His recent acrylic paintings still possess the sinuous, raw physicality and luminosity of his older abstract canvases, perhaps even more so. But with these pieces, I sensed a shift in Barber’s overall design of the picture plane. Older works were configured such that his palette within a single painting was generously varied, with lots of push-pull between warm and cool hues. Further, the arc of his organic shapes and directional linearities were distributed more widely across the plane, usually edge to edge.
    These newer paintings, however, comprised largely of a dominant hue with analogous variations (sometimes including sublime whispers of  contrasting hues), are subtly tighter, more compressed. I included the quote at the top of this post because the overall spirit it describes in Barber’s paintings from four or five years ago still holds true now. And he continues to paint with his fingers. He literally lets his hands, his flesh, manipulate the ephemeral, indeed primal energy seeming to seethe below all that gestural surface expressivity.
    And from that energy below, that heart if you will, something specific emerges in each canvas. These new paintings have concentrated focal points that hover in the center of the plane, or nearly so. They’re distinct pictorial events - visual to be sure, but I suspect metaphorical as well.
    Call them what you will – announcements, discoveries, revelations, personal epiphanies. In any event, welcome back, Mr. Barber.

    PHOTOS, courtesy Su Nimon (from top): Cosmic Birth; Bird Feeding; Warrior Princess; Untitled

Wednesday, July 16, 2014

Bjorn To The Task






Bjorn To The Task

By Tom Wachunas
 

     “Frankly, this culture of unbridled narcissism and oversharing has become like a metastasizing cancer that is eroding all traditional notions of personal discretion and public decency.” – Anthony L. Hall

   “I strongly urge you to study portrait painting, do as many portraits as you can and don't flag. We must win the public over later on by means of the portrait; in my opinion it is the thing of the future.” –Vincent van Gogh, from a letter written to painter Émile Bernard

   “…I hope that this project inspires people to look inside of themselves and ask, "What inspirations have I been ignoring and how can I begin to set them free?"  We are all worthy of it.  We are all artists.”   -Bjorn Bolinder

    EXHIBIT: The One-A-Day Project: Re-imaging the Selfie with Bjorn Bolinder, at Translations Art Gallery THROUGH JULY 26, 331 Cleveland Avenue NW, downtown Canton / viewing hours Wed.-Sat., Noon to 5 p.m.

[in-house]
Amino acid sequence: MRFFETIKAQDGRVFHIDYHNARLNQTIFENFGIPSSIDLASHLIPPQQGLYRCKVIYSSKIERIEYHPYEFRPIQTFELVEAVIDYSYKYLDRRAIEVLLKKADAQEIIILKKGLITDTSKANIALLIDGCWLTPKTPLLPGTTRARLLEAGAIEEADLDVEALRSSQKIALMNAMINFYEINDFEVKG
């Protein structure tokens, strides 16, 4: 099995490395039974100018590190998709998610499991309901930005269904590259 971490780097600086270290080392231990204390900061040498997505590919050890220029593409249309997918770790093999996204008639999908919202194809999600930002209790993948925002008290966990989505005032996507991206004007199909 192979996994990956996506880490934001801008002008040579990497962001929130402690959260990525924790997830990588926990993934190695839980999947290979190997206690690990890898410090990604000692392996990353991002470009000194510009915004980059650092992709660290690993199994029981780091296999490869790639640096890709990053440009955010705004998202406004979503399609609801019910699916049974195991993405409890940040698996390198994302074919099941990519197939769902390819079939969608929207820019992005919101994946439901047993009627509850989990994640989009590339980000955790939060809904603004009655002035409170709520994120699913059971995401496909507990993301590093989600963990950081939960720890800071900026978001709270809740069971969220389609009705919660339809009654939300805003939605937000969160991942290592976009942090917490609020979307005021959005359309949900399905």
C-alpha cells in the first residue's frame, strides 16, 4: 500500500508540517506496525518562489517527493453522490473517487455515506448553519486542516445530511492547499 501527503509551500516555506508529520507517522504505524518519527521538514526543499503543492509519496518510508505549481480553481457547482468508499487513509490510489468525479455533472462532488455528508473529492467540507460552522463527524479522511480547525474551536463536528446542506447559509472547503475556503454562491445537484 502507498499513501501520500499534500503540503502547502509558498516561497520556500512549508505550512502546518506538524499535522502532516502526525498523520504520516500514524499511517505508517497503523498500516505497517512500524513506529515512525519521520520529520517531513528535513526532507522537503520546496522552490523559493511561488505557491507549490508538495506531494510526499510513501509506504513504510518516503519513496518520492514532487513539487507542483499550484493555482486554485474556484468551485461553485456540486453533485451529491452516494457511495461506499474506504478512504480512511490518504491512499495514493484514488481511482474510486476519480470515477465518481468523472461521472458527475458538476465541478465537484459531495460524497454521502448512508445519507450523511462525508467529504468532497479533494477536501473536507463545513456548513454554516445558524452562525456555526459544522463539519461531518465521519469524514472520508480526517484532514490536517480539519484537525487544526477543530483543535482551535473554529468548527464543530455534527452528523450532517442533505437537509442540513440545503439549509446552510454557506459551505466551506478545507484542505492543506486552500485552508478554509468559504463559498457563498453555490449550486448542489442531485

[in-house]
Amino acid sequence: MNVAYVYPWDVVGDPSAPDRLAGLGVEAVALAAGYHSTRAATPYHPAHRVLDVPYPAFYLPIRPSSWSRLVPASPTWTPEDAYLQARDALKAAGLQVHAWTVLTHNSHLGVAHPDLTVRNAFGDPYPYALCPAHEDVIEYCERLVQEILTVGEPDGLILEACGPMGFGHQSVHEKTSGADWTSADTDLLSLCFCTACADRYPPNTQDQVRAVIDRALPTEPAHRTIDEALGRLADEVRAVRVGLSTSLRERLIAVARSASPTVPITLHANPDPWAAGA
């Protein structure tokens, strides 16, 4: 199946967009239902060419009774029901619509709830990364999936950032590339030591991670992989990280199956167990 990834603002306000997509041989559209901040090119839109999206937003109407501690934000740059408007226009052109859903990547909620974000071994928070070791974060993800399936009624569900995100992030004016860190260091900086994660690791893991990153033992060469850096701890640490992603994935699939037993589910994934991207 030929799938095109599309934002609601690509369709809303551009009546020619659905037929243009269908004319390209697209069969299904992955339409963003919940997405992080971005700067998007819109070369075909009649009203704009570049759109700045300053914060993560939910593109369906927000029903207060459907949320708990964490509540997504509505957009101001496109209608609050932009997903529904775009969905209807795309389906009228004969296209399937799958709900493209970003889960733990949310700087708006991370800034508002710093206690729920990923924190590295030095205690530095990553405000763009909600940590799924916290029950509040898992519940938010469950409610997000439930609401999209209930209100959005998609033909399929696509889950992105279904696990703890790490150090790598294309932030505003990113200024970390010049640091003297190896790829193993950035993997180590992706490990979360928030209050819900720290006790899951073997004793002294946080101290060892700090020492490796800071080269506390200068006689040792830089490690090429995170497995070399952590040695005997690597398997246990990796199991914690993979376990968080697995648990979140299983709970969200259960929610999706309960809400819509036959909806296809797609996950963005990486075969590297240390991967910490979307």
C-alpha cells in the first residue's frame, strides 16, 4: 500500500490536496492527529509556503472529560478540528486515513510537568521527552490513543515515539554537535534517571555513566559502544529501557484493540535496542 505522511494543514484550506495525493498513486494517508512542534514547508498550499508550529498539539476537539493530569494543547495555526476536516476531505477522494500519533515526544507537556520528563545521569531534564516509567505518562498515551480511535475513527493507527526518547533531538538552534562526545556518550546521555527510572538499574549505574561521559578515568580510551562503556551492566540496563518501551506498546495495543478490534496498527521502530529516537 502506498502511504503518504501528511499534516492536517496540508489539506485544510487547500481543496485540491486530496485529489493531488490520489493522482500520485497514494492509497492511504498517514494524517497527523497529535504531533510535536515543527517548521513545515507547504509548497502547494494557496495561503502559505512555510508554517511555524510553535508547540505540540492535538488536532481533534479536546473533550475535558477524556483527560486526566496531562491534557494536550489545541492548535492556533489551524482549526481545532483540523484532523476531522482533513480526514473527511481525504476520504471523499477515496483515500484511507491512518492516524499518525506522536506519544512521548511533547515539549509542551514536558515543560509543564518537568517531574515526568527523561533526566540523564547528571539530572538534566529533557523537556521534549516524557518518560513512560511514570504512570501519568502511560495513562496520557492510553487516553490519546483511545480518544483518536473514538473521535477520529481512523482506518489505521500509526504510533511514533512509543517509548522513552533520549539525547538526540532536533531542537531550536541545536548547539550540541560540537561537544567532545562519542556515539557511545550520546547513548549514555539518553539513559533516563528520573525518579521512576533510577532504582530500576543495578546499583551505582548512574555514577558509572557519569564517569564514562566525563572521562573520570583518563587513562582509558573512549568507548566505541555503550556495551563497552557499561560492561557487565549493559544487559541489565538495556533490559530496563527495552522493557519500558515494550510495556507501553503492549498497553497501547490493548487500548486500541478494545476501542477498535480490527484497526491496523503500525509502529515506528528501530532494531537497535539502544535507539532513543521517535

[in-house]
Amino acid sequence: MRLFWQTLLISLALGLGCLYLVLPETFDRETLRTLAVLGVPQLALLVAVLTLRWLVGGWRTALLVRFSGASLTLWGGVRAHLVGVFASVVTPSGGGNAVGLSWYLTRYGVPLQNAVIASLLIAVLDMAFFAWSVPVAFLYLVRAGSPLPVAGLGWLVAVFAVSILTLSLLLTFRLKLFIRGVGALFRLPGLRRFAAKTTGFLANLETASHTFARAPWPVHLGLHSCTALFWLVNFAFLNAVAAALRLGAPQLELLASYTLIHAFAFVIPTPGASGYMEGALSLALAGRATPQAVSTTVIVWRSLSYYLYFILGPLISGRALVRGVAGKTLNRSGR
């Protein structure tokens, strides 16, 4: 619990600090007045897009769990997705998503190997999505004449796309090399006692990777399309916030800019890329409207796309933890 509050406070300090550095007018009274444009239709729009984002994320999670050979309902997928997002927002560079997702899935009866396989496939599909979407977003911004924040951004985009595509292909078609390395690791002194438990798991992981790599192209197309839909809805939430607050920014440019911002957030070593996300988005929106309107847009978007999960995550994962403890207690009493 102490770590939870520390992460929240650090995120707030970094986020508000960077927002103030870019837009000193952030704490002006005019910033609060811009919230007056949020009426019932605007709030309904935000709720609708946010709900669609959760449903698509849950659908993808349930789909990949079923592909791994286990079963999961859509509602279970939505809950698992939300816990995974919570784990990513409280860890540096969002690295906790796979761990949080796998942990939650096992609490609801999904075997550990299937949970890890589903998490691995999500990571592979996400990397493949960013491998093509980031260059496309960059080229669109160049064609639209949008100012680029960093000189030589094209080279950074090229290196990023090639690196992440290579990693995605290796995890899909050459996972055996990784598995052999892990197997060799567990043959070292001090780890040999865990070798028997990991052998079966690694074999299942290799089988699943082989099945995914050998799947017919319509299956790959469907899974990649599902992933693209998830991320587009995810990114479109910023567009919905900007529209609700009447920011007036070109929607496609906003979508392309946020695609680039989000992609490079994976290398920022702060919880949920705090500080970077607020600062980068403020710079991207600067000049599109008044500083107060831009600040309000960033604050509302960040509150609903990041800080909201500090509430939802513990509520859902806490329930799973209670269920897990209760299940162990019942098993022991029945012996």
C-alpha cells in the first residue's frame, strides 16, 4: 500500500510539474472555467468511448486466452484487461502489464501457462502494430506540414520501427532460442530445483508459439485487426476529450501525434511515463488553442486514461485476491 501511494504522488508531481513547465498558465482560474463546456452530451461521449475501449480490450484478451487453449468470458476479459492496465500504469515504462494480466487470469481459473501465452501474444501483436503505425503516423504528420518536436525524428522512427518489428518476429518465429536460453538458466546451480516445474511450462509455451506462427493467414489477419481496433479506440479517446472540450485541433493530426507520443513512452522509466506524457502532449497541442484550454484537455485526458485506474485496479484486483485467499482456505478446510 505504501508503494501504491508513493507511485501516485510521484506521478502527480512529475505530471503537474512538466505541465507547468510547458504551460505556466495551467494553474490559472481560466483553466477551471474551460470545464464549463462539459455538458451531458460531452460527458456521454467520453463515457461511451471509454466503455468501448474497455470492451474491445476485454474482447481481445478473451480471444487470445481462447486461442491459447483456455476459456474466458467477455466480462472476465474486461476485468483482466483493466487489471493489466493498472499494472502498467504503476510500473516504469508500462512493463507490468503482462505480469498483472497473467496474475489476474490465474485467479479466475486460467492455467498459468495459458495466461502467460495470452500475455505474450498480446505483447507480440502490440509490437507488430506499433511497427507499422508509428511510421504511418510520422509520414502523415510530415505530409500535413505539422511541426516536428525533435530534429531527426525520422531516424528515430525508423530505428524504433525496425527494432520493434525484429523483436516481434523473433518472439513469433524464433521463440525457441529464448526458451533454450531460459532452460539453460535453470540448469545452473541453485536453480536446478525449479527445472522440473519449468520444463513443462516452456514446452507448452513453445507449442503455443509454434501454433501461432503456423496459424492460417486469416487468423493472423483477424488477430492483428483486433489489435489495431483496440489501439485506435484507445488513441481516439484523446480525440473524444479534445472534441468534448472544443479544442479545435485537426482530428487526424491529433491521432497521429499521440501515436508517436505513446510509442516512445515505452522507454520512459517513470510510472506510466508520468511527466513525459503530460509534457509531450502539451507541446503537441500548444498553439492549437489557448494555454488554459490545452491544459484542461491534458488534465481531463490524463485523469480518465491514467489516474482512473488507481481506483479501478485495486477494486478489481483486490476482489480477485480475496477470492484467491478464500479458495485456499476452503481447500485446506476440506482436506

I admit to having an ambivalent attitude toward the social media onslaught of “selfies.” On the one hand, they constitute a viral phenomenon that earned dubious legitimacy when “selfie” was declared “word of the year” in 2013 by the Oxford English Dictionary. Essentially, selfies are a trend that further illustrates our societal lust to overcome anonymity. Call it an apotheosis of cultural self-absorption. And ironically enough, I think that after a point, this pictorial plethora has succeeded in rendering a homogenized, rather silly sameness to the countless individuals who indulge their desires to be quickly “known” and otherwise friended, flattered or envied. Fifteen minutes of fame, anyone?
    On the other hand, if we consider the selfie trend in the larger context of self-portraiture as a human practice, there’s nothing new about it at all – just the mechanism and, to a considerable extent, the “aesthetics.” I still recall all those goofy images generated during the last century of faces and bare butts squished on to the glass plates of Xerox machines. (You could call them yesteryear’s analogs to today’s digital dross.) But I’m speaking here of self-portraiture as a viable artistic pursuit. And from that perspective, a substantial number of artists have historically engaged the practice and left a distinguished legacy of compelling works – Dürer, Rembrandt, van Gogh and Frida Kahlo, to name only some.
    This is where things get a bit dicey. Are selfies an art form simply by virtue of their being photographs?  It’s an arguable point, and I tend to regard them as a kind of pop art subset – a highly accessible if not “lowbrow” democratization of the photographic medium. Even as many online exhibitors might employ photo shop editing, their motivation seems more about vanity and superficial “special effects” than genuine creativity.